Evaluation of surgical outcome after cataract surgery with lens implantation using air or viscoelastic to maintain the anterior chamber

Author(s): Wani MG and Kundoshora J. Juba Hospital Eye Department, P O Box 88, Juba, [email protected]


Introduction: Findings from specular microscope studies have demonstrated increased endothelial cell loss associated with the use of air for lens implantation. The objective of this study was to evaluate the surgical outcome after cataract surgery with lens implantation using air or viscoelastic to maintain the anterior chamber 

Design: Retrospective record analysis

Subjects: Record cards of patients operated for cataract at Sakubva Eye Unit, Mutare, Zimbabwe in the period January – December 2002

Main outcome measures: Operative complications, post operative keratitis, presenting visual acuity at discharge, two and six weeks postoperatively.

Results: Record cards of 315 patients were analysed, 207 (65.7%) had lens implantation under air, 108 (34.3%) had implantation under viscoelastic. Presenting visual acuity at discharge, two and six weeks postoperatively was better or equal to 6/18 in 36.7%, 34.4% and 52% of patients implanted under air compared to 40.7%, 35.6% and 38.3% of those implanted under viscoelastic. Post operative keratitis was observed in 14% of patients implanted under air and 12% of those implanted under viscoelastic. Vitreous loss was experienced by 1.9% and 5.8% of patients implanted under air and viscoelastic respectively.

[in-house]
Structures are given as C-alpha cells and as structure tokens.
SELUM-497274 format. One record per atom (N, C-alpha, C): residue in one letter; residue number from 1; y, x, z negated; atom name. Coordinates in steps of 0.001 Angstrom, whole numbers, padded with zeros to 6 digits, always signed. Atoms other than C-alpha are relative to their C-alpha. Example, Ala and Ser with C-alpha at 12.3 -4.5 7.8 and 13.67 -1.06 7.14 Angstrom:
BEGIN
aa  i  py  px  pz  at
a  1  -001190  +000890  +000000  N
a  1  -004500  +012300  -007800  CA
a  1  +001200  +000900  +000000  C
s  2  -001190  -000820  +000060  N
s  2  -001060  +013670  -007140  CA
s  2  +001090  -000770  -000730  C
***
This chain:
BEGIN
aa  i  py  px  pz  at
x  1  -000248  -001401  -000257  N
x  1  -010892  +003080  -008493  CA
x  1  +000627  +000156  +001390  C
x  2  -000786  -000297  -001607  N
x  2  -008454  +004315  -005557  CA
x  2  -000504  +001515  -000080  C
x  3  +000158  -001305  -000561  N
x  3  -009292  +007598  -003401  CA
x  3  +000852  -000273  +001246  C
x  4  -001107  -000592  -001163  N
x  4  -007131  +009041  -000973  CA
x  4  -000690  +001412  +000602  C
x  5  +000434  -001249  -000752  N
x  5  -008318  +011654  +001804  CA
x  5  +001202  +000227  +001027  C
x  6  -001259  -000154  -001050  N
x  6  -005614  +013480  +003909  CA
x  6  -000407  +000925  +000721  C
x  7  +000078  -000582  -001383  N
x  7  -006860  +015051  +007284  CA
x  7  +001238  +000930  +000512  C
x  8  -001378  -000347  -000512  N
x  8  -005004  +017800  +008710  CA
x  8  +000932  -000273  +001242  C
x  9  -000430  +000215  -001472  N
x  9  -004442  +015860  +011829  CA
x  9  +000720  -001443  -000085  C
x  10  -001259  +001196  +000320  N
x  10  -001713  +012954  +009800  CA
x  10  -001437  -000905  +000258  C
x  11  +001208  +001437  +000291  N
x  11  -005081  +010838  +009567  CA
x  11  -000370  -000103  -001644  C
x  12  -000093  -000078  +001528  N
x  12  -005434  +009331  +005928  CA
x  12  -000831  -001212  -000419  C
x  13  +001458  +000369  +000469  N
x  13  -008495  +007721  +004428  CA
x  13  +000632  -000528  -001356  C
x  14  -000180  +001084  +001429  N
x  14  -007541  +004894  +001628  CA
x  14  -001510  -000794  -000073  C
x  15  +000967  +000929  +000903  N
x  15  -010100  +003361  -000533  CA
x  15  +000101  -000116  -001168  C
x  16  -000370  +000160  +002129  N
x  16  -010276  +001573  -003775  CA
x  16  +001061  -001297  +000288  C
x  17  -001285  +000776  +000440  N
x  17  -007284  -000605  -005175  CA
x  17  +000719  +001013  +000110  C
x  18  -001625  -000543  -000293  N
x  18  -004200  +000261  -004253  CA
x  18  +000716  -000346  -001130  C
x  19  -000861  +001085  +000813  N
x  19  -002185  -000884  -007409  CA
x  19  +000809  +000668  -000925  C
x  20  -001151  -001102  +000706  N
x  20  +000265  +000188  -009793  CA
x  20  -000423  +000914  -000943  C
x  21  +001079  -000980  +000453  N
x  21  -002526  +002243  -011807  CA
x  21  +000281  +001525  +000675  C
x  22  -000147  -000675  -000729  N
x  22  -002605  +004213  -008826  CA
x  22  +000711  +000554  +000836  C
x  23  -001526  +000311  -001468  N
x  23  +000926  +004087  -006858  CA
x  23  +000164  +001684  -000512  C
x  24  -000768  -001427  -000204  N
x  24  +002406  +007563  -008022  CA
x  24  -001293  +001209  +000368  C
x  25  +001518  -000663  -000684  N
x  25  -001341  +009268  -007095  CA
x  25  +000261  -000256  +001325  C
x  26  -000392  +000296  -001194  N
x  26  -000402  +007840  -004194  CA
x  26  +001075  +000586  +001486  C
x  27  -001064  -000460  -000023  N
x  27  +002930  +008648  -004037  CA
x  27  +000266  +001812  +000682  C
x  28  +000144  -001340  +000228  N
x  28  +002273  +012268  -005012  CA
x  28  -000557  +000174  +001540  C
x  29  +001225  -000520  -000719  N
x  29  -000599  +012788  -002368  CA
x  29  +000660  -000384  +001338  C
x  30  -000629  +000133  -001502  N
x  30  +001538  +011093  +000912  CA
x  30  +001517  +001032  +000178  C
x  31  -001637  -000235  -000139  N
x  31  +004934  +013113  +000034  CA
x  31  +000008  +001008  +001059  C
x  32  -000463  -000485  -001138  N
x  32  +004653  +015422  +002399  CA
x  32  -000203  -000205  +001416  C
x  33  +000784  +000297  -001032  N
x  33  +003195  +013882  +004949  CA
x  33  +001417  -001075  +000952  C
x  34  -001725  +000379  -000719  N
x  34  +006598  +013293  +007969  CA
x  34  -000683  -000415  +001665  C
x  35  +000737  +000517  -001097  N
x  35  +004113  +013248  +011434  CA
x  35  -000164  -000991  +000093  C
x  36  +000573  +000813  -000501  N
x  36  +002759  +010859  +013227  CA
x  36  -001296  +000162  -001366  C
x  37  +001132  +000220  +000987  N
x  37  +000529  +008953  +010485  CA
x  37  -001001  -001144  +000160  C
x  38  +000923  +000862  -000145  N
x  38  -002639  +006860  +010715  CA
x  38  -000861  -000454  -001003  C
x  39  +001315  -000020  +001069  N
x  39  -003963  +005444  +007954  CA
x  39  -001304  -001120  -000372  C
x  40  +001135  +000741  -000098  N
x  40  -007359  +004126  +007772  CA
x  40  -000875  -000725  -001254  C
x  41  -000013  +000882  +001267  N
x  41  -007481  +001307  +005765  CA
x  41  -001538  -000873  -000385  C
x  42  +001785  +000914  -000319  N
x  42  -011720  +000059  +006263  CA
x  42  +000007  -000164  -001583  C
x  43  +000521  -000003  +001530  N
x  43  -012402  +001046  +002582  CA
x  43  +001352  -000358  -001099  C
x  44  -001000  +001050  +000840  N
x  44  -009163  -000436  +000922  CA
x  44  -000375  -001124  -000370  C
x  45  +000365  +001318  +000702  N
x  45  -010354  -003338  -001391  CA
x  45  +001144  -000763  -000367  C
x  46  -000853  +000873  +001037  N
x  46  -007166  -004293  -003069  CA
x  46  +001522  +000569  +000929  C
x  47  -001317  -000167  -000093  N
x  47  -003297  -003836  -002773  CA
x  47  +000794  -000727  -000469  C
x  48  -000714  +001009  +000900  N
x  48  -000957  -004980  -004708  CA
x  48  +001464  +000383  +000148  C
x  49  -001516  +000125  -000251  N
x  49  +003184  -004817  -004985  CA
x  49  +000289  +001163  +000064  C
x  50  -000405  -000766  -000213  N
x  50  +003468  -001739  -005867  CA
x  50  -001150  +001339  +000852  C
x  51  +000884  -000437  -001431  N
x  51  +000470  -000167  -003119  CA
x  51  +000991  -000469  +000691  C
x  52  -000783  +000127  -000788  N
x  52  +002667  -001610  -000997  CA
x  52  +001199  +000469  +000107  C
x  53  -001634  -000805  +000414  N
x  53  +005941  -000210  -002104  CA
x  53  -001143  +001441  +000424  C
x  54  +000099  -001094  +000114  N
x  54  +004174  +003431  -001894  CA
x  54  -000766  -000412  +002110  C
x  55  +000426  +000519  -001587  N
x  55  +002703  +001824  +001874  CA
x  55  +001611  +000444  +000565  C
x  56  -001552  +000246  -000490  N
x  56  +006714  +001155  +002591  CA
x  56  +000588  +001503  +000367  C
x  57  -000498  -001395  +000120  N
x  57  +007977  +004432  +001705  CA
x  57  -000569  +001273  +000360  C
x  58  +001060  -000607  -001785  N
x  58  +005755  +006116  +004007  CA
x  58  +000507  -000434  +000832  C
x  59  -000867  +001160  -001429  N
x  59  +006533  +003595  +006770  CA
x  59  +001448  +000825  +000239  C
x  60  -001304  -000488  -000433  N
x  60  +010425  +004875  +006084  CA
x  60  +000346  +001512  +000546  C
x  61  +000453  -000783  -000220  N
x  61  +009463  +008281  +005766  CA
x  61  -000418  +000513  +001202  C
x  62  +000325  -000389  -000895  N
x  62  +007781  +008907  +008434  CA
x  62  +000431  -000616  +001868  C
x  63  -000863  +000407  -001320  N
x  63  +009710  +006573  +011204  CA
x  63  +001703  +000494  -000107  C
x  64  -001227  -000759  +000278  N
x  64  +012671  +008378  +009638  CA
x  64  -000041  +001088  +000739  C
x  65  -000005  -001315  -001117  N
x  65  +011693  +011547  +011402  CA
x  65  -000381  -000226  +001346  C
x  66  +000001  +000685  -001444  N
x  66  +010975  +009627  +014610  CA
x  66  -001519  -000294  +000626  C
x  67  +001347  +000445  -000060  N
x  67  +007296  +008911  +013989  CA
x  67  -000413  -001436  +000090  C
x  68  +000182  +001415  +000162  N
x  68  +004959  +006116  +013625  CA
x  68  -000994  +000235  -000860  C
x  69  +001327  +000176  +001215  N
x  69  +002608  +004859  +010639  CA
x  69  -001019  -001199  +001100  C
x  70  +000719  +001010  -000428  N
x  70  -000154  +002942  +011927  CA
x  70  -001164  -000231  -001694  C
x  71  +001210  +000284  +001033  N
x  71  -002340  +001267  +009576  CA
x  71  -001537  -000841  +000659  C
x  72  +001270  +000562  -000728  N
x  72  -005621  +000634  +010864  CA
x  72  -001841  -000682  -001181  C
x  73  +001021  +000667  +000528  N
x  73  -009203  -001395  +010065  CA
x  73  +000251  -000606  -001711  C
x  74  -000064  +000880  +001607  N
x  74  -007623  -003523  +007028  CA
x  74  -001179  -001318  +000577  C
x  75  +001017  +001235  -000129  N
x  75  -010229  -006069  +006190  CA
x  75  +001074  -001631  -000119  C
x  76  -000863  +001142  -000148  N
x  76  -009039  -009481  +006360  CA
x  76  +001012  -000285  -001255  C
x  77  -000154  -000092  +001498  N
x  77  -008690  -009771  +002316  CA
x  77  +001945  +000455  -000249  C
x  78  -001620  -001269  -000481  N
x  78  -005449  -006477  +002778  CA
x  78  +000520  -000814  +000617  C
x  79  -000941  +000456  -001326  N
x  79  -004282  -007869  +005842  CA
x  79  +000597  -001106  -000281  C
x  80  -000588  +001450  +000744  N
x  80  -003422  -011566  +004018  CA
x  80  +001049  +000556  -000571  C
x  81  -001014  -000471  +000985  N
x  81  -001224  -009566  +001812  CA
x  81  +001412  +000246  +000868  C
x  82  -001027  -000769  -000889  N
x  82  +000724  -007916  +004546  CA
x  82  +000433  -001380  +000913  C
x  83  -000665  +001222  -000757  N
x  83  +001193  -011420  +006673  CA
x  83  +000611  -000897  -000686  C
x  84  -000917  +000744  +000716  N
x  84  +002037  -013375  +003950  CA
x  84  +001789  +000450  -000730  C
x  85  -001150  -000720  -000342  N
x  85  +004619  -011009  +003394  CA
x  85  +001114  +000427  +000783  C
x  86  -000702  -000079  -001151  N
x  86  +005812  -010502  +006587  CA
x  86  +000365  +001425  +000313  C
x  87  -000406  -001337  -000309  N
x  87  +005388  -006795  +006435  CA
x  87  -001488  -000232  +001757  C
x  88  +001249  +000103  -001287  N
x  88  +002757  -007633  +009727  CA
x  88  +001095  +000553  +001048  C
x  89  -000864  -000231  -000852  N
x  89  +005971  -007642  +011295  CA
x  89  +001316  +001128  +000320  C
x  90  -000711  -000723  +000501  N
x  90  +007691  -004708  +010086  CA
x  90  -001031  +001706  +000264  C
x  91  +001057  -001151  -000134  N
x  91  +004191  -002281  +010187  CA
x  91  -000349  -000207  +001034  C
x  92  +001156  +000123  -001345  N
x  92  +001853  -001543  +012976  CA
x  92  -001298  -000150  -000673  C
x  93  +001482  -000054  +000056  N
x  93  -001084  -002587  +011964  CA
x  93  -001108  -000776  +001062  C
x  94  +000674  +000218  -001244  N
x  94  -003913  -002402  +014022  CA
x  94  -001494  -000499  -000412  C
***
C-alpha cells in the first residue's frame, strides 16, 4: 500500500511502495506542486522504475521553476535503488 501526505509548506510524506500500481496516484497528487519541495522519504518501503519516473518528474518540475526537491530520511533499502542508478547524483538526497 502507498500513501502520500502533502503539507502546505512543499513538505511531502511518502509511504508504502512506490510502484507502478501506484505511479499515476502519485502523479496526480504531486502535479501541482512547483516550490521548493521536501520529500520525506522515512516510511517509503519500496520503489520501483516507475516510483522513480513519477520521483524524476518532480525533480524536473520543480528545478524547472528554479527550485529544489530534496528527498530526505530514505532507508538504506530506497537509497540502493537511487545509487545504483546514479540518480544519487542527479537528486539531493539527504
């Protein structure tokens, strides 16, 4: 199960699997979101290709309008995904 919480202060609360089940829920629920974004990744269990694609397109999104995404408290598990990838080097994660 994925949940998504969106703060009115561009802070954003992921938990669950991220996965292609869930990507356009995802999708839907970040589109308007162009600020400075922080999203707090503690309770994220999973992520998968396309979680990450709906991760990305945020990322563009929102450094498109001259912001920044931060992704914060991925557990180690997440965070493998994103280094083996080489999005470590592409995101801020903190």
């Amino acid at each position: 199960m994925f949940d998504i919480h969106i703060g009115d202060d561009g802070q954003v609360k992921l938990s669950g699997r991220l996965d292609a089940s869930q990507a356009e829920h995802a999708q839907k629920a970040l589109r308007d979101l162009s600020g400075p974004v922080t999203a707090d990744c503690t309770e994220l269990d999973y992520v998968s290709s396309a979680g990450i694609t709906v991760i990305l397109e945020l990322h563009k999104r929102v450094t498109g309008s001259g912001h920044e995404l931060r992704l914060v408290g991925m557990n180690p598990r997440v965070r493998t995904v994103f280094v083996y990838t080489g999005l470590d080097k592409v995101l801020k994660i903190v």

Conclusion: Despite reports of increased endothelial cell loss associated with use of air for lens implantation, this study finds no difference in surgical outcome between patients implanted posterior chamber lens under air or viscoelastic.



Contact between intraocular lens (IOL) and the cornea during lens implantation can cause endothelial cell depletion, resulting in development of corneal oedema or bullus keratopathy with subsequent reduction in postoperative visual acuity1-3.

Studies by Boune and Kaufman4 have demonstrated that 40-50% of endothelial cells can be lost during intraocular lens insertion. Use of protective substances in the anterior chamber has dramatically reduced endothelial cell loss thus assuring good postoperative surgical outcome.  Air used to maintain anterior chamber during lens implantation reduced endothelial cell loss from 32% in lens implantation undertaken without use of air to 15% when air was used to maintain the anterior chamber.

Viscoelastic substances were first used in human implant surgery in 1979 and further reduced endothelial cell loss to 7%.  Animal and human specular microscopic studies comparing air with viscoelastic for lens implantation have demonstrated greater endothelial cell protection associated with use of viscoelastic5.

Although viscoelastic provides better protection to the endothelium during lens implantation, its use in developing countries is limited by cost and availability. Air on the other hand costs nothing, is always available and does not require packaging or storage since it can be drawn from the atmosphere into a syringe. To our knowledge no study has evaluated surgical outcome in patients’ implanted intraocular lens (IOL) under air. In this study we analysed, retrospectively, record cards of patients operated for cataract in our unit in order to identify any difference in surgical outcome between patients implanted  (IOL) under air or viscoelastic.